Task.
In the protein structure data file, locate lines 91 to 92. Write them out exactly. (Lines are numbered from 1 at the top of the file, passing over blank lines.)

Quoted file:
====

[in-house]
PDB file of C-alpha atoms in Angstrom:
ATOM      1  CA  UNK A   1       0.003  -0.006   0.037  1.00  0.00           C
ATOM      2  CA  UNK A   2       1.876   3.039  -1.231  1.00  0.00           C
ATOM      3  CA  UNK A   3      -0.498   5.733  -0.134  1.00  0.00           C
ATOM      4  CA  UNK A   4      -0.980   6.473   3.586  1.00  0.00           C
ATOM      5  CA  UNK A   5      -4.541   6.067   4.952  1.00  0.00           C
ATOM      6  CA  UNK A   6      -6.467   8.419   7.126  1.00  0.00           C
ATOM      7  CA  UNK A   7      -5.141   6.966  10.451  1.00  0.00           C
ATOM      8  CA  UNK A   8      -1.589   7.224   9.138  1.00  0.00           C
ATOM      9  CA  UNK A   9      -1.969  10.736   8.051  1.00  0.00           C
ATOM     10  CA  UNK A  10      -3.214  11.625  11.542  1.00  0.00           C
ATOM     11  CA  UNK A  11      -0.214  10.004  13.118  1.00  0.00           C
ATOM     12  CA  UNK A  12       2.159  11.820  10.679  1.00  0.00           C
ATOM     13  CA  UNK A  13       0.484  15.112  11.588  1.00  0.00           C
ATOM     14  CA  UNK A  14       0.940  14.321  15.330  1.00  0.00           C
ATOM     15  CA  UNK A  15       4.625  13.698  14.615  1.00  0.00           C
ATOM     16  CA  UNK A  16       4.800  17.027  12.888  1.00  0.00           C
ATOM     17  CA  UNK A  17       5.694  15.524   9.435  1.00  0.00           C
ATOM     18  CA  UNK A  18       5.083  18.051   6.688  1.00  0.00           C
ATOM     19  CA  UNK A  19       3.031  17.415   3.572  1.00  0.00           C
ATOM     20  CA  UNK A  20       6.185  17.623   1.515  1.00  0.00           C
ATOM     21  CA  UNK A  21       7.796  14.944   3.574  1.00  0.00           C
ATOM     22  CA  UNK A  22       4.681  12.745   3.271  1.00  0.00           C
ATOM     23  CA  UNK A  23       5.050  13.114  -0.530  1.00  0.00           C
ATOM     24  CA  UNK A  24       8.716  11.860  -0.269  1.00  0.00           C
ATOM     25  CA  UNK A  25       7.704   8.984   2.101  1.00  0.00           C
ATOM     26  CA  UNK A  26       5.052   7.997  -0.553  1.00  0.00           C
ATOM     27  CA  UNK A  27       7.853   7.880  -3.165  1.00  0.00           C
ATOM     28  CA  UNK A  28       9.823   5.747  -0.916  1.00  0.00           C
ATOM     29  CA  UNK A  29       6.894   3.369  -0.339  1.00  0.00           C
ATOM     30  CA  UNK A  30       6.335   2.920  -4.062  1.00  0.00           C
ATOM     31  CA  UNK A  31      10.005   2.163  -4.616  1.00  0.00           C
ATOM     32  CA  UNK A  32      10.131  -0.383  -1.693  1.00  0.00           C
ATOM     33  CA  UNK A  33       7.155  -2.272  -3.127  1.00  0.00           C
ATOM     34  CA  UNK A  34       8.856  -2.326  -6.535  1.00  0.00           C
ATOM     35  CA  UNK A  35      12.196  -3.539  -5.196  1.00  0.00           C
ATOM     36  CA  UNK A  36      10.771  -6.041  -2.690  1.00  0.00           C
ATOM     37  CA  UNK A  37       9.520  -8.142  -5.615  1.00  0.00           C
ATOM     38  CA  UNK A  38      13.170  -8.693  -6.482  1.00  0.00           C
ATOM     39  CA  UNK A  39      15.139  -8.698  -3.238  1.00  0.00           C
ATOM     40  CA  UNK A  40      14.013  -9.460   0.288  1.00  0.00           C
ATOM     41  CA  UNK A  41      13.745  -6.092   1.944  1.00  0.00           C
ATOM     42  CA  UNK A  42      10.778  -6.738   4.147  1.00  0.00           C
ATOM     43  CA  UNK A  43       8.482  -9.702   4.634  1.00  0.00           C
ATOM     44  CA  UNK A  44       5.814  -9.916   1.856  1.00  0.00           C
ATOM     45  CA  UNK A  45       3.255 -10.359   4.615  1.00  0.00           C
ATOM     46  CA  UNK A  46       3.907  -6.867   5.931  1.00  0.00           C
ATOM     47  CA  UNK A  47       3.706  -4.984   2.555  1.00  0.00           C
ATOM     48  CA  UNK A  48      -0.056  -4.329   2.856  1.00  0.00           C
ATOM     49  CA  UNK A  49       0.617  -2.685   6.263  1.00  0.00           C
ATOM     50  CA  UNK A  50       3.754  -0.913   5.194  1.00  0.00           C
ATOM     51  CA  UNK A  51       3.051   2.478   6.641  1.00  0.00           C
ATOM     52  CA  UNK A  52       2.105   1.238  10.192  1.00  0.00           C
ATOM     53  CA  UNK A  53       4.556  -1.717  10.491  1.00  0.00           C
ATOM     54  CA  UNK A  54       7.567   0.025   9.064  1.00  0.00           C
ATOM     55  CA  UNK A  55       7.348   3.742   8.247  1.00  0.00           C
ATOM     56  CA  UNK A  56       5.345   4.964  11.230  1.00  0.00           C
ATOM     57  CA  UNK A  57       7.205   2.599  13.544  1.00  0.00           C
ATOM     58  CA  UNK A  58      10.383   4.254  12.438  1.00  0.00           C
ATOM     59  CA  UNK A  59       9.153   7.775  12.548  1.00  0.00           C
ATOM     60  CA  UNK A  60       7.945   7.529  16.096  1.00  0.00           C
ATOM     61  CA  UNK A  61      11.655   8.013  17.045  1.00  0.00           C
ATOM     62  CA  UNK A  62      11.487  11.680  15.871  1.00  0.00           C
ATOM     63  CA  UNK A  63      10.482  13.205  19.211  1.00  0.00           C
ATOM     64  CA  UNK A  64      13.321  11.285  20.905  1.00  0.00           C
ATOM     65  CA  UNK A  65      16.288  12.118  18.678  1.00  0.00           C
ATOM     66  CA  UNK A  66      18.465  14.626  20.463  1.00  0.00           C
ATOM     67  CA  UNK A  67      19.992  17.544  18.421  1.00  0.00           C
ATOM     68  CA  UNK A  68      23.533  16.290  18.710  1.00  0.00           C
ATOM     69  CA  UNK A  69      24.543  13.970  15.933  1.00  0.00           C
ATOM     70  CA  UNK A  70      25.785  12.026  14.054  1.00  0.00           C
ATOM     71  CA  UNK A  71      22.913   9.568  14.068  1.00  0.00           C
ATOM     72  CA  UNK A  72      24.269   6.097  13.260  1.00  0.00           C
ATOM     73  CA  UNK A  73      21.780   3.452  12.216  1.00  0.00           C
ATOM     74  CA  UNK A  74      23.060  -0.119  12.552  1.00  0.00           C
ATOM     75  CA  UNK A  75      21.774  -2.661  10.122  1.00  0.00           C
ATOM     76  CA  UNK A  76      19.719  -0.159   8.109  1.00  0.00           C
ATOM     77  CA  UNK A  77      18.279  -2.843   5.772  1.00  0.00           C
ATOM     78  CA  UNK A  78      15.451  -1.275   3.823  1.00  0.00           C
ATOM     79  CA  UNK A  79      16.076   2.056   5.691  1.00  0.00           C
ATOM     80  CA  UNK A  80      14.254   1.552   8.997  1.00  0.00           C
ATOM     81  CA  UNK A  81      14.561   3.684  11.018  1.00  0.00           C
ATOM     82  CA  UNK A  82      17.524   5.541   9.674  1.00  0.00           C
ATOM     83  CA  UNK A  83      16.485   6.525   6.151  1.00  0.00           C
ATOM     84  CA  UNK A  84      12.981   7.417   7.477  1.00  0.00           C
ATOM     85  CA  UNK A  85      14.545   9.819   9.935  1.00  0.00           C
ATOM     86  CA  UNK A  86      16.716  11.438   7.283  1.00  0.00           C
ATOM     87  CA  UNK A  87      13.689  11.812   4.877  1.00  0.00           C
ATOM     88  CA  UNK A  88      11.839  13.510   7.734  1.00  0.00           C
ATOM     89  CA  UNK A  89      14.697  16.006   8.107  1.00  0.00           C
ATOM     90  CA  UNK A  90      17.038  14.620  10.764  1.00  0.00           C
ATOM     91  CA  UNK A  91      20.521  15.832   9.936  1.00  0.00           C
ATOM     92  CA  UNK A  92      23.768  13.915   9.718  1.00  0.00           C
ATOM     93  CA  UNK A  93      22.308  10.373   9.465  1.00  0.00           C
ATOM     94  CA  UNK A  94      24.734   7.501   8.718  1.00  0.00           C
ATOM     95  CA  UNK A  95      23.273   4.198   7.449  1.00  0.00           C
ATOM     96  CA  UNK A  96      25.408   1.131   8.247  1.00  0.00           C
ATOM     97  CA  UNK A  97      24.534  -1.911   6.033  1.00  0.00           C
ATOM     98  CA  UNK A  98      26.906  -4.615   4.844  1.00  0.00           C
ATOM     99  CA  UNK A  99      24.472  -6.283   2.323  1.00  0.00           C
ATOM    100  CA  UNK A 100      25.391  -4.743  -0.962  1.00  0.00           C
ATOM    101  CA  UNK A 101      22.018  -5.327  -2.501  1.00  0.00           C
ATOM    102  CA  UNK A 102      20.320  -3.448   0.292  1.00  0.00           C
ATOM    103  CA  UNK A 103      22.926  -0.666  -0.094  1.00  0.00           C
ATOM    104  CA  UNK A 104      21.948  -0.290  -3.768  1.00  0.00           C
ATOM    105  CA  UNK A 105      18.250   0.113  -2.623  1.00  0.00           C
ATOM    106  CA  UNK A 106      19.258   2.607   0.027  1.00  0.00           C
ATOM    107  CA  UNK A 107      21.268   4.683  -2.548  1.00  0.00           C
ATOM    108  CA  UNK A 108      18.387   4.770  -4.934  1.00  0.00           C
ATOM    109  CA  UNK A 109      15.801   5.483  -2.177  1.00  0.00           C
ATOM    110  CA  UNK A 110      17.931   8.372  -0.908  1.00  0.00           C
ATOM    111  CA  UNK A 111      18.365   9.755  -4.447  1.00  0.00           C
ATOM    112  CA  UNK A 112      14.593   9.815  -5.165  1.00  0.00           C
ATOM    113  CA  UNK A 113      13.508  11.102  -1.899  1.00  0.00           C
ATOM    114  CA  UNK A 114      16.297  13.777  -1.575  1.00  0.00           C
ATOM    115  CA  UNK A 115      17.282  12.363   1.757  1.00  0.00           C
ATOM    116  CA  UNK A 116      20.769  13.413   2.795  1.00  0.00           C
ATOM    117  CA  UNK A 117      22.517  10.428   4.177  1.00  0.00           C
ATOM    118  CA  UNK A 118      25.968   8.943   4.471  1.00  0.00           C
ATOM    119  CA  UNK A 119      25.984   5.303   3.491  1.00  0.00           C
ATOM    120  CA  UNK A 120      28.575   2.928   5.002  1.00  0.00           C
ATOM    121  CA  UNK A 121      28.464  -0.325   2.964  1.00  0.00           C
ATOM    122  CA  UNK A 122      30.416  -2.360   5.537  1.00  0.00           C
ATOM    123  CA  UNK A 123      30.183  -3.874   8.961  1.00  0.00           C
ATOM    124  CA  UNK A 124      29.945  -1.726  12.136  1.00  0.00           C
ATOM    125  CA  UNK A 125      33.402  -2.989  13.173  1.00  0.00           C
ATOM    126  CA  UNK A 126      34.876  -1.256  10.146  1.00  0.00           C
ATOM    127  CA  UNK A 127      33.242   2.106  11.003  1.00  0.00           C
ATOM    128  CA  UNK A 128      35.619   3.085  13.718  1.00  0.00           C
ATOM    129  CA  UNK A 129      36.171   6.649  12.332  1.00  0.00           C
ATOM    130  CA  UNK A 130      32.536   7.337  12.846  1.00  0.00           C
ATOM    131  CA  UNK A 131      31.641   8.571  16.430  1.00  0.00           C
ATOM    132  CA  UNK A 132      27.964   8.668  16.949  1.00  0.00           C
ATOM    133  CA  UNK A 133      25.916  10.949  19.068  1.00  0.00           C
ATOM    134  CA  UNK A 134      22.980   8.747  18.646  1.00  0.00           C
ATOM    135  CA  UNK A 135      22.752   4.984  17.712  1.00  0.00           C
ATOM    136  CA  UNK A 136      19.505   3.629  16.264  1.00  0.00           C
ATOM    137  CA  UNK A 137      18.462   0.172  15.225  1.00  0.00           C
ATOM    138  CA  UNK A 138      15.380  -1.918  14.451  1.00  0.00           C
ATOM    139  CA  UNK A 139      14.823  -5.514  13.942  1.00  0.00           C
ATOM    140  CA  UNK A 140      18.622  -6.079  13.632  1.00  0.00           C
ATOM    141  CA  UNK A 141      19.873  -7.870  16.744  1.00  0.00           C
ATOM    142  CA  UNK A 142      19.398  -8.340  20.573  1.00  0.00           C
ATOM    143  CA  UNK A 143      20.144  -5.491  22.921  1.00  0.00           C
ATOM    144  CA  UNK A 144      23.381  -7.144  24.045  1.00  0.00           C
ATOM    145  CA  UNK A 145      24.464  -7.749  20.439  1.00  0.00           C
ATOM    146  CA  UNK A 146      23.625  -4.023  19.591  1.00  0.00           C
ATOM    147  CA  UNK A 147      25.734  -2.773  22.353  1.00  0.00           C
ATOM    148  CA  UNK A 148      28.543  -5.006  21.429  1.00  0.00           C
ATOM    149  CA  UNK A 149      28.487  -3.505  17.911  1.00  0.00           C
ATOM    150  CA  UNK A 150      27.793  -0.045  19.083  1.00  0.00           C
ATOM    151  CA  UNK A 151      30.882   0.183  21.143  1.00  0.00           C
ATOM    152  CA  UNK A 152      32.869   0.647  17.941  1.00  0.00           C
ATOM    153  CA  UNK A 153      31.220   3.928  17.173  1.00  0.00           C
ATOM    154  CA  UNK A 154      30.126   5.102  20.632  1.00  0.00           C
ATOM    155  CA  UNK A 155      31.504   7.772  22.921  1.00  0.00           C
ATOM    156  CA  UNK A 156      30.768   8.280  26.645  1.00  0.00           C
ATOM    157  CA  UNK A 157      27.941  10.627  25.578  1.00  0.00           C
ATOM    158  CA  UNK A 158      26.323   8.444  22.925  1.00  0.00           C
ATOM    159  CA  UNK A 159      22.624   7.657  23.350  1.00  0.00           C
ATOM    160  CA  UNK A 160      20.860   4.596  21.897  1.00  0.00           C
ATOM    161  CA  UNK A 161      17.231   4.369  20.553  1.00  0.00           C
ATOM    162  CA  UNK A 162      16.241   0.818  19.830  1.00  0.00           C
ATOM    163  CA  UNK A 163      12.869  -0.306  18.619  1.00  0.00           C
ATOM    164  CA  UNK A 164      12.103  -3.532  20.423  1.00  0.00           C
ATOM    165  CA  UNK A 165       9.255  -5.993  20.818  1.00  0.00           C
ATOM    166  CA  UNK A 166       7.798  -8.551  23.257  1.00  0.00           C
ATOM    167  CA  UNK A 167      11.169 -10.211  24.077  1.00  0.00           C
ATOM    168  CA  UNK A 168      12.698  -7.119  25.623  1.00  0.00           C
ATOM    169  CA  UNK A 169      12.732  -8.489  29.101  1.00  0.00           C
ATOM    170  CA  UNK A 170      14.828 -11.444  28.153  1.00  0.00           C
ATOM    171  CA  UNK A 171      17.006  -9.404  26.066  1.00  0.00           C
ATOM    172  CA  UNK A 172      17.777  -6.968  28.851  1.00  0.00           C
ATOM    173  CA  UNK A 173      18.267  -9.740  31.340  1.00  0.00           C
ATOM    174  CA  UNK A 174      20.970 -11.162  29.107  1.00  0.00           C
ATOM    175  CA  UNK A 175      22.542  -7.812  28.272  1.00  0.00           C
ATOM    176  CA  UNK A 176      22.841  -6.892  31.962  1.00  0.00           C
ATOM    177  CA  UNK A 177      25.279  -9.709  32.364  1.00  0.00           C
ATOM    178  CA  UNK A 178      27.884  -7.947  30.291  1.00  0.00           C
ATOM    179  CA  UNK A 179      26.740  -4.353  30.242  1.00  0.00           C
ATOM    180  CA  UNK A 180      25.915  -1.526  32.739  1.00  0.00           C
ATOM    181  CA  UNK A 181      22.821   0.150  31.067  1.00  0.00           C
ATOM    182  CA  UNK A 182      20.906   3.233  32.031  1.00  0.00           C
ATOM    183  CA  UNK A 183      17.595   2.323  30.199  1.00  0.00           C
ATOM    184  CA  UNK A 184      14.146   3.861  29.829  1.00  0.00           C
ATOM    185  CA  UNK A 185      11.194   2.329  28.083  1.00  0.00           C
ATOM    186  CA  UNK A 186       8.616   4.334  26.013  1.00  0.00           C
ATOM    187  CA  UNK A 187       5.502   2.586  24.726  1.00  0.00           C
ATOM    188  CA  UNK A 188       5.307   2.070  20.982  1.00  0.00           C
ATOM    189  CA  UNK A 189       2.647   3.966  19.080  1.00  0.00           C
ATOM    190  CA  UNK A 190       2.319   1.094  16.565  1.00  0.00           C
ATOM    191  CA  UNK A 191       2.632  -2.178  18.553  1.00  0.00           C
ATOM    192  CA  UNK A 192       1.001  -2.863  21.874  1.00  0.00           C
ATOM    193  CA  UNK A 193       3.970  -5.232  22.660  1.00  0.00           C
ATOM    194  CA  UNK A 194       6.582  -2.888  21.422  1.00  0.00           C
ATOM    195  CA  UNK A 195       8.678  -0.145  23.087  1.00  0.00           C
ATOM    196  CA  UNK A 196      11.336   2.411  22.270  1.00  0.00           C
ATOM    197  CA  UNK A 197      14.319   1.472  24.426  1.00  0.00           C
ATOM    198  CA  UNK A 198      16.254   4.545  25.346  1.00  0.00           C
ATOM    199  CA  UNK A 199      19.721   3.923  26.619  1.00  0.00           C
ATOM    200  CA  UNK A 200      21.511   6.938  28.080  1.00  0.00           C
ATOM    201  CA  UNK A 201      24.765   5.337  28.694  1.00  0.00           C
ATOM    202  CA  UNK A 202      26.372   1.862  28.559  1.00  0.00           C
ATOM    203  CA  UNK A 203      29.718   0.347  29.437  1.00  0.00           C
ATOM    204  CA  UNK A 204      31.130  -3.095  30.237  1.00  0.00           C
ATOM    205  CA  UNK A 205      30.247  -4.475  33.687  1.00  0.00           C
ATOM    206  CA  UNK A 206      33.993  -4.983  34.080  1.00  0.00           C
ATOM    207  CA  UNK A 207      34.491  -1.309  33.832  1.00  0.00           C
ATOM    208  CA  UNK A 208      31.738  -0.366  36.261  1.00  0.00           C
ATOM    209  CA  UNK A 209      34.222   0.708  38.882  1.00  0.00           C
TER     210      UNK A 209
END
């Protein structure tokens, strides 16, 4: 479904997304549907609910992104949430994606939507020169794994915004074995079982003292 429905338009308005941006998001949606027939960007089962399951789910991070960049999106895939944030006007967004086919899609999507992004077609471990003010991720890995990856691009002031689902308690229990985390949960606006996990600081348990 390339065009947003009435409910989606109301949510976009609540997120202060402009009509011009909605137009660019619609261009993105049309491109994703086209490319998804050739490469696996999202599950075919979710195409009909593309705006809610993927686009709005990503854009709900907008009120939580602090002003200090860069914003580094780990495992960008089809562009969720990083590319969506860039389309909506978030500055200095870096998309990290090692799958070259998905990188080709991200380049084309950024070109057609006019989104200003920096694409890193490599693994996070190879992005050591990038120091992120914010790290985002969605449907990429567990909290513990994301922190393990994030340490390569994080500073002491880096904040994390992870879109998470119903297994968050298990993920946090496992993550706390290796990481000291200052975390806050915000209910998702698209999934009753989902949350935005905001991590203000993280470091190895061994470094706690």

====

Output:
ATOM     89  CA  UNK A  89      14.697  16.006   8.107  1.00  0.00           C
ATOM     90  CA  UNK A  90      17.038  14.620  10.764  1.00  0.00           C